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Knut Erik Grorud,
This is a film about the 'students ball' in Horn, the little Austrian town Seidl grew up. The movie portraits the young débutantes as well as the local notables, all of them eagerly involved in maintaining the stiff and stifling ritual.
On the beaches of Kenya they're known as "Sugar Mamas" -- European women who seek out African boys selling love to earn a living. Teresa, a fifty-year-old Austrian and mother of a daughter entering puberty, travels to this vacation paradise. She goes from one beach boy to the next, from one disappointment to the next and finally she must recognize: On the beaches of Kenya, love is a business. Written by
Funny, unpleasant, charming, tragic and thought-provoking gem
Without knowing anything more about this, than getting quite OK reviews, I went to see this as they had taken the film I came to see off the day before. Choosing away Skyfall, Stone's Savages and the German film Barbara, because I heard this film was provoking.
It is provoking, at least to many, I'll guess. But I found it to be a very good film, with just as much emphasis on other qualities. The opening scene is simply hilarious, an made the whole crowd instantly fall in a good mood with a LOL-moment, but not without us feeling a tiny bit of shame. This has nothing to do with the film itself, except giving us a glimpse of the main person, Theresa's, background. Completely brilliant way to set tone, and making the audience aware, an f...king hilarious!
We soon see her, as a 50'ish woman preparing for holiday trip to Kenya. Arriving there, we see the obvious goal for a paradise holiday in the sun, and obviously something a lot of German speaking tourists do, as the locals are quite good in German phrases. we are soon seeing that sex tourism is quite big down here, and a reluctant Teresa goes along after getting recommendations from her experienced travel friend, which already is "going steady" with her sugar mama.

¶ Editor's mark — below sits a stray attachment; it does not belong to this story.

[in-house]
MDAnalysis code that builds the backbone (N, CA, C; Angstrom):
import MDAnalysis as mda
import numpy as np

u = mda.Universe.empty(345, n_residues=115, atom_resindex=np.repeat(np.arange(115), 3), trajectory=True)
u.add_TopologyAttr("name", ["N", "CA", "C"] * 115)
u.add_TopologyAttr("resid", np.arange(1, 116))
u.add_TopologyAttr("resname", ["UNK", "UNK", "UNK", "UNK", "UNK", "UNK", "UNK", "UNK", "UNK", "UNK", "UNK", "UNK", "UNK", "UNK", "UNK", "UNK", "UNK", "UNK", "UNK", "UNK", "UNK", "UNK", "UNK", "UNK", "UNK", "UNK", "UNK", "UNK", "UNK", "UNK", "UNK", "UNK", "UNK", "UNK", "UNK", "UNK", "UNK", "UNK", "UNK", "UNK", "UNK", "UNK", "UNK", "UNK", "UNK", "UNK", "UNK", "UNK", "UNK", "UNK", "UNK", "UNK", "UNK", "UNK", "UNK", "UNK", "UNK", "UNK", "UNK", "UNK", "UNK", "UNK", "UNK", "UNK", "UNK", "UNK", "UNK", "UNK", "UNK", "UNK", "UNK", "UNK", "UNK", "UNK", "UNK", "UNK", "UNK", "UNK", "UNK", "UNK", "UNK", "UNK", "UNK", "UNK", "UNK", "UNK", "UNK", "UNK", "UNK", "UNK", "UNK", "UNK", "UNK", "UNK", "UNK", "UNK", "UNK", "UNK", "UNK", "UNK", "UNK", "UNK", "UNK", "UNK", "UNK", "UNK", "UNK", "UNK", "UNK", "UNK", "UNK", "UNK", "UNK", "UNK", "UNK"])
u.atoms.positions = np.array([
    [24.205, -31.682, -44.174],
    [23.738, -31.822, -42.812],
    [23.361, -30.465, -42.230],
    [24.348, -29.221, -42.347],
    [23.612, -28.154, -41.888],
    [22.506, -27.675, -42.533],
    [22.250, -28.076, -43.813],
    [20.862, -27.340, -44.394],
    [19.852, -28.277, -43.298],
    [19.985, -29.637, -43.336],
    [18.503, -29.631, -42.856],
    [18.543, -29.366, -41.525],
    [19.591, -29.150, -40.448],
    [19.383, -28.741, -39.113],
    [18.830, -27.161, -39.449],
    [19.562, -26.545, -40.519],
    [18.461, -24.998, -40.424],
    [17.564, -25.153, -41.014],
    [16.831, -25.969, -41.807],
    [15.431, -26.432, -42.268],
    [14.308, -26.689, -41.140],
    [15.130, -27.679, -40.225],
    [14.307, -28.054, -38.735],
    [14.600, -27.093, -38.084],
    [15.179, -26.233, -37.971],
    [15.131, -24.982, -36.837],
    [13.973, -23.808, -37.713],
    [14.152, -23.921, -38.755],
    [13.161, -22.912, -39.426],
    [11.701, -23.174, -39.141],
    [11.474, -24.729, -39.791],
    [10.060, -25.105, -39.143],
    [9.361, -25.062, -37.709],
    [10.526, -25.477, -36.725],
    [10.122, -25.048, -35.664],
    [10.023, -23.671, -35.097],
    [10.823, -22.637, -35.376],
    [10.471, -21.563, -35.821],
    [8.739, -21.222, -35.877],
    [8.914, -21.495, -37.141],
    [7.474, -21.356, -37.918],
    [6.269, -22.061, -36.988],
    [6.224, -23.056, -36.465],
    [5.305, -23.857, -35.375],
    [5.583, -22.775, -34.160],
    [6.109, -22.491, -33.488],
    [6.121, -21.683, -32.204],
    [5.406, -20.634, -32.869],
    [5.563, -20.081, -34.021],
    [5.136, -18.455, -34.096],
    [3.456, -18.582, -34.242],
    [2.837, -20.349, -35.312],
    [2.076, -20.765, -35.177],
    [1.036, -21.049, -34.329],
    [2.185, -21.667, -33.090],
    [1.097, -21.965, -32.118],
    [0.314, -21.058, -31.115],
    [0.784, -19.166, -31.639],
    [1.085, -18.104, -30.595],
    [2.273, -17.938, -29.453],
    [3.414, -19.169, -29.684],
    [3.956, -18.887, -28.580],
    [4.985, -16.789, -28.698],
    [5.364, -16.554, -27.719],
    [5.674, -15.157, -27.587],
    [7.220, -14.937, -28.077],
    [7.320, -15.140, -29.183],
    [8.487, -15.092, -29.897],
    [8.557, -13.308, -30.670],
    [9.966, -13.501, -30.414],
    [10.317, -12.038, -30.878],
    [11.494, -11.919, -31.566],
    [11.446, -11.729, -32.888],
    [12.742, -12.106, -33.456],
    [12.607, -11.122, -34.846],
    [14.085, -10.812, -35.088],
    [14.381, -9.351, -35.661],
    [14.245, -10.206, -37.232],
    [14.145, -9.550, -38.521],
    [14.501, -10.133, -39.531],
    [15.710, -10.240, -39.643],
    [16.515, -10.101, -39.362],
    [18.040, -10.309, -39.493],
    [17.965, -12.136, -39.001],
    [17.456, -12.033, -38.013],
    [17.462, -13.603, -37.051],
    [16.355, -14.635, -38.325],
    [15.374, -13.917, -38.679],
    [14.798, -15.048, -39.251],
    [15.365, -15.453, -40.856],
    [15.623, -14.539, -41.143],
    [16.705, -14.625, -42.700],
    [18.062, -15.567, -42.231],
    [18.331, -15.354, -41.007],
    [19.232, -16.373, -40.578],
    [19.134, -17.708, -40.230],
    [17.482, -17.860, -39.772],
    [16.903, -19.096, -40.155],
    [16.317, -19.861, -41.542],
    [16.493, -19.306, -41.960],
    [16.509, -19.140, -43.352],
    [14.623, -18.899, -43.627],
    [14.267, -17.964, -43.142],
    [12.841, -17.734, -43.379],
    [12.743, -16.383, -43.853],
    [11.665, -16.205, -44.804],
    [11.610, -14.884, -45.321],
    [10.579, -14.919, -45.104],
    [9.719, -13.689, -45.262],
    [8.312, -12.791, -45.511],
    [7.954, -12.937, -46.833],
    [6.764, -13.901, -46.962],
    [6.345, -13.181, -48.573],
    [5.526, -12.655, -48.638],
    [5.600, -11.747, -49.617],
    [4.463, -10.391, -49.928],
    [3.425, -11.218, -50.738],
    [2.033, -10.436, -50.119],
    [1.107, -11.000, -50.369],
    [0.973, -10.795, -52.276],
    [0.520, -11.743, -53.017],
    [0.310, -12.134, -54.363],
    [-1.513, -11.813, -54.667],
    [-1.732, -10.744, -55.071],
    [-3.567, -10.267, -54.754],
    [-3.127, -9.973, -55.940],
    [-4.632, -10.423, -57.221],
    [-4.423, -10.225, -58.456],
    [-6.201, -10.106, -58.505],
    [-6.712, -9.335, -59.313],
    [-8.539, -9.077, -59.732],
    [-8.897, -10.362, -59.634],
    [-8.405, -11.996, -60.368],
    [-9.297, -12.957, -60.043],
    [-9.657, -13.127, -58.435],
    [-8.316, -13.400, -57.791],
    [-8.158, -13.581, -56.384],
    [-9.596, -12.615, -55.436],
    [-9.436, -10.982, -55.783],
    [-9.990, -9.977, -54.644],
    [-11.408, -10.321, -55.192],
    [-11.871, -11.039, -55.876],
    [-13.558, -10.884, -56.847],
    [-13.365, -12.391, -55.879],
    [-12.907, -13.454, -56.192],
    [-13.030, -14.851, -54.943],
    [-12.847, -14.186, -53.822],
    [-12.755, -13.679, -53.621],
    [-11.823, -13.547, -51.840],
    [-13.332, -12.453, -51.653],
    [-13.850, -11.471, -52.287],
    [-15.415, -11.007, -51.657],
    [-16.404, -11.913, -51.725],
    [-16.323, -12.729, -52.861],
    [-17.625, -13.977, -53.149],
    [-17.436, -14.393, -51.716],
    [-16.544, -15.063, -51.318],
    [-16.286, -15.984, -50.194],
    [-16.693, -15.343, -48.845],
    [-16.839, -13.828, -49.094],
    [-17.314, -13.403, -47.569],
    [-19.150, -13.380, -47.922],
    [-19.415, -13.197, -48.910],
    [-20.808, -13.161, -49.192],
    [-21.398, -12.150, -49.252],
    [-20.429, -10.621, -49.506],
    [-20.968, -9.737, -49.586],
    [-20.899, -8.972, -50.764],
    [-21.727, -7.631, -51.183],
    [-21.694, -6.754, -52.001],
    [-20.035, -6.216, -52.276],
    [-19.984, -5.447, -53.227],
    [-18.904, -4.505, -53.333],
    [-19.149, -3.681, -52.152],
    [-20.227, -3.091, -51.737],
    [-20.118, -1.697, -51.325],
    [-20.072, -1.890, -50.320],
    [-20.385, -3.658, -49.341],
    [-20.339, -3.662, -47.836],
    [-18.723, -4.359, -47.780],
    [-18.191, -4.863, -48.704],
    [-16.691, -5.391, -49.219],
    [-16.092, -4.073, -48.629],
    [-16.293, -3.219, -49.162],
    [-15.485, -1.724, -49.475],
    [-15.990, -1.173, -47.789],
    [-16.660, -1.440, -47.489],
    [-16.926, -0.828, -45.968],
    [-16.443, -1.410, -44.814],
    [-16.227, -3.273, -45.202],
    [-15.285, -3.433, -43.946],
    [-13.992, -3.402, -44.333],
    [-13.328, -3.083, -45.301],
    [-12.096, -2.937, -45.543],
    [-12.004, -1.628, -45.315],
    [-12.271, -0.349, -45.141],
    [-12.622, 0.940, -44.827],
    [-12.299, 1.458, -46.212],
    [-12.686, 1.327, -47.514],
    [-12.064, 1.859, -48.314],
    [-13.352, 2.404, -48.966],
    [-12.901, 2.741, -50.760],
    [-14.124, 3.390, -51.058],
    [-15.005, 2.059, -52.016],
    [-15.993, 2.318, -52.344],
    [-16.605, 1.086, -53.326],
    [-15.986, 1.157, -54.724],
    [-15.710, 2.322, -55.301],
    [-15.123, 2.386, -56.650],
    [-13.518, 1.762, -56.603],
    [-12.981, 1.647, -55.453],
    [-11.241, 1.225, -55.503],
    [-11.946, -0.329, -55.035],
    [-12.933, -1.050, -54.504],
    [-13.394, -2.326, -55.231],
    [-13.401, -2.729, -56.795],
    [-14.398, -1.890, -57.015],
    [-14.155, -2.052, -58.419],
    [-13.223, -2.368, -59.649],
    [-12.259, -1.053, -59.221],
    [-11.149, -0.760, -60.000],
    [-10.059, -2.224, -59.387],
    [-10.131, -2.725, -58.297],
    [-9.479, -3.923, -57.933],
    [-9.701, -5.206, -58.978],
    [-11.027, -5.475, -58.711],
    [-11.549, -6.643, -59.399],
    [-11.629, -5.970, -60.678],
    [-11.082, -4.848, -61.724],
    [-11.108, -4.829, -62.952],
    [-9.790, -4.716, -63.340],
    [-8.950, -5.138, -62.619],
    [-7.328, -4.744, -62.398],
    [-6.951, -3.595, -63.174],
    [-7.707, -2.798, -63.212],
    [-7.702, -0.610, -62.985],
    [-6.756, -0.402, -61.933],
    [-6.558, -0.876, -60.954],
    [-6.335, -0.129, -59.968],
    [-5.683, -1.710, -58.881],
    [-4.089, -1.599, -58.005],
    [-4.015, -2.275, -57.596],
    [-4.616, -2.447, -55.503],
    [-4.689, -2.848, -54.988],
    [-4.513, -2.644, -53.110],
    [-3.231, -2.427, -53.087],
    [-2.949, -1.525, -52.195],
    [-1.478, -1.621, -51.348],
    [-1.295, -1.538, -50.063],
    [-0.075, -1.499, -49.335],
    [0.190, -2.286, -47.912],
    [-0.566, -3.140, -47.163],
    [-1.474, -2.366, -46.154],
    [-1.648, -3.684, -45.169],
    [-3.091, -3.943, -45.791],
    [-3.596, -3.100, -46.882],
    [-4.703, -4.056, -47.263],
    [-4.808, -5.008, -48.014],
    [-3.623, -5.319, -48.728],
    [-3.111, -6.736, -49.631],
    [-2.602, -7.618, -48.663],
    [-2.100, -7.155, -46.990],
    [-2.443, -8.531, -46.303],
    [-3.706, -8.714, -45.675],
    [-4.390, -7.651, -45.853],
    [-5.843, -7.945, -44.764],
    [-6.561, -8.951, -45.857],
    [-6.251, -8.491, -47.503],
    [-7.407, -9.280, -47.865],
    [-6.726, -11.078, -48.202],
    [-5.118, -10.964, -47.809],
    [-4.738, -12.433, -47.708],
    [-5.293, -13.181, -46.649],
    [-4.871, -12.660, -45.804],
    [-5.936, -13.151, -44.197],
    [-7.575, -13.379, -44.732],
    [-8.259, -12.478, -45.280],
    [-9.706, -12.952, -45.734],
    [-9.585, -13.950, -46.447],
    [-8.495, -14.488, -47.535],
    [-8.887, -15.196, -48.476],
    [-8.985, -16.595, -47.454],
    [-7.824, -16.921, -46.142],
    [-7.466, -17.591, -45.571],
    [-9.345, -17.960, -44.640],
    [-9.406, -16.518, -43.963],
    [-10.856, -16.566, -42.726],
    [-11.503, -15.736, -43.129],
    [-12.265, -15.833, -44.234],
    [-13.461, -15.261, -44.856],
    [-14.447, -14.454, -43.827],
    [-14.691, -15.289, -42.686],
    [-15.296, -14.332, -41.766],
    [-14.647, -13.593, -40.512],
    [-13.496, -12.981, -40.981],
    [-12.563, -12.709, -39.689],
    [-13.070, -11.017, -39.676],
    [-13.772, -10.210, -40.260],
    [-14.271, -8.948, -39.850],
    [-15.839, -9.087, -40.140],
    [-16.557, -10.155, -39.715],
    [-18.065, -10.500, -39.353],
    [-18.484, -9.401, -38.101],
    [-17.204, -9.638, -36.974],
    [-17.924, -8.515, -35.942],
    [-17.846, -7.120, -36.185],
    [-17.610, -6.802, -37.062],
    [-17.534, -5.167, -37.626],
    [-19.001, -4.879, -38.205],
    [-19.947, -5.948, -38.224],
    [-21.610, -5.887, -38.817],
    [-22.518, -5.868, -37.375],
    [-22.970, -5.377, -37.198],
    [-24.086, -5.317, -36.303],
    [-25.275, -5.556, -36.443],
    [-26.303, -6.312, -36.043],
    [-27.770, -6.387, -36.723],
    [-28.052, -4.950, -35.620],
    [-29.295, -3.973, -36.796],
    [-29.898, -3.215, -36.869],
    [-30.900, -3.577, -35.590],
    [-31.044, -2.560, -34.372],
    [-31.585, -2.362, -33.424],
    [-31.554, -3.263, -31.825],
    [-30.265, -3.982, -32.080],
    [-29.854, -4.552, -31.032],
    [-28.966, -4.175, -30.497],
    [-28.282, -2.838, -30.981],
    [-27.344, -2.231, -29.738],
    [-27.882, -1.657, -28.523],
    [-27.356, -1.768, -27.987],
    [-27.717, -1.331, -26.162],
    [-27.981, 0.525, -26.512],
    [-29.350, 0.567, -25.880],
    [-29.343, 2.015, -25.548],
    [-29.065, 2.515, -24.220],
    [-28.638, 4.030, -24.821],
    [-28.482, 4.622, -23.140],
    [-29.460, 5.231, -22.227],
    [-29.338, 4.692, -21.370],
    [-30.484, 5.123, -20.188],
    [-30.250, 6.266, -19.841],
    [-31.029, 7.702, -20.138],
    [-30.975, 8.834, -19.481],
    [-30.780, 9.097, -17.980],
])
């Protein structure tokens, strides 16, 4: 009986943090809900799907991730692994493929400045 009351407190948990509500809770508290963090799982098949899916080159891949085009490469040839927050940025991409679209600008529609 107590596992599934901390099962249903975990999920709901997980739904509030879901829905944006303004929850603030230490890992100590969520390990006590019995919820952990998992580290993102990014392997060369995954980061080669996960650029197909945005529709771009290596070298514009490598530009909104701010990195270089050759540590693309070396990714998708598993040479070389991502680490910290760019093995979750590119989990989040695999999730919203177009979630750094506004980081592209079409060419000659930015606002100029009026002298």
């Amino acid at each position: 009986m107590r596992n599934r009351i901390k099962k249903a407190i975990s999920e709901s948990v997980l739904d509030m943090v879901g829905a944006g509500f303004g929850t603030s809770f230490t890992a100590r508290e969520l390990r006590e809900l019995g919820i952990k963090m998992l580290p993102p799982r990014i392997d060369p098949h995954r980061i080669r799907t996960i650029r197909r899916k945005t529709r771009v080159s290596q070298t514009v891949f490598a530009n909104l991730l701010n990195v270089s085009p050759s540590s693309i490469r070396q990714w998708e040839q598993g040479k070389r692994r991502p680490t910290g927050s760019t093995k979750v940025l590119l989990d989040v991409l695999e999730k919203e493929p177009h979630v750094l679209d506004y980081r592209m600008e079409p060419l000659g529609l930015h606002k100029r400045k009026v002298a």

As th film plays on, we get a close look at what this sex traffic is all about. Not much prettier than we have learned from men's trips to Thailand or Indonesia. It unravels both he understanding of the reason, as well as the less pretty sides of it. It's shown in a good way, but is more an more showing the unpleasant and nasty sides of it as well. It's after a while thrown Directly and literary in your face.
Director Ulrich Seidl is perhaps taking after his well known and brilliantly provoking countryman Mikael Haneke, and succeeds very well. This is the first if a trilogy starting with "Paradise" as first word in the title. I'll be sure to see the two next ones, as this simply gave me the same great feeling to watch as the first of Kieslowki's "Trois coleurs" back in 1993.
This film is many things at the same time, and a gem for those not to easily offended. It's fun in a quirky Scandinavian way, it's beautifully filmed, and great and neatly told. It doesn't take a stand, but it wants you to do so. It's both beautiful and sad, both funny and tragic, both charming and disgusting. But most if all, it feels very true, and not at all fake. But I think all the laughs here are fabulously loosening up what gives us bad tastes in mouth. It makes the very balanced, even though taking up a severe subject to discussion.
I guess many will have troubles watching the naked bodies, as well as heavily overweight women indulging in sex acts with young local's, but I heavily recommend to give it a shot. This gem won't leave you for a long time. It even gives a great picture of Kenya as a travel goal, with th draw backs of what tourism might lead to. Stunningly good filmmaking and surely something you haven't seen on screen before!
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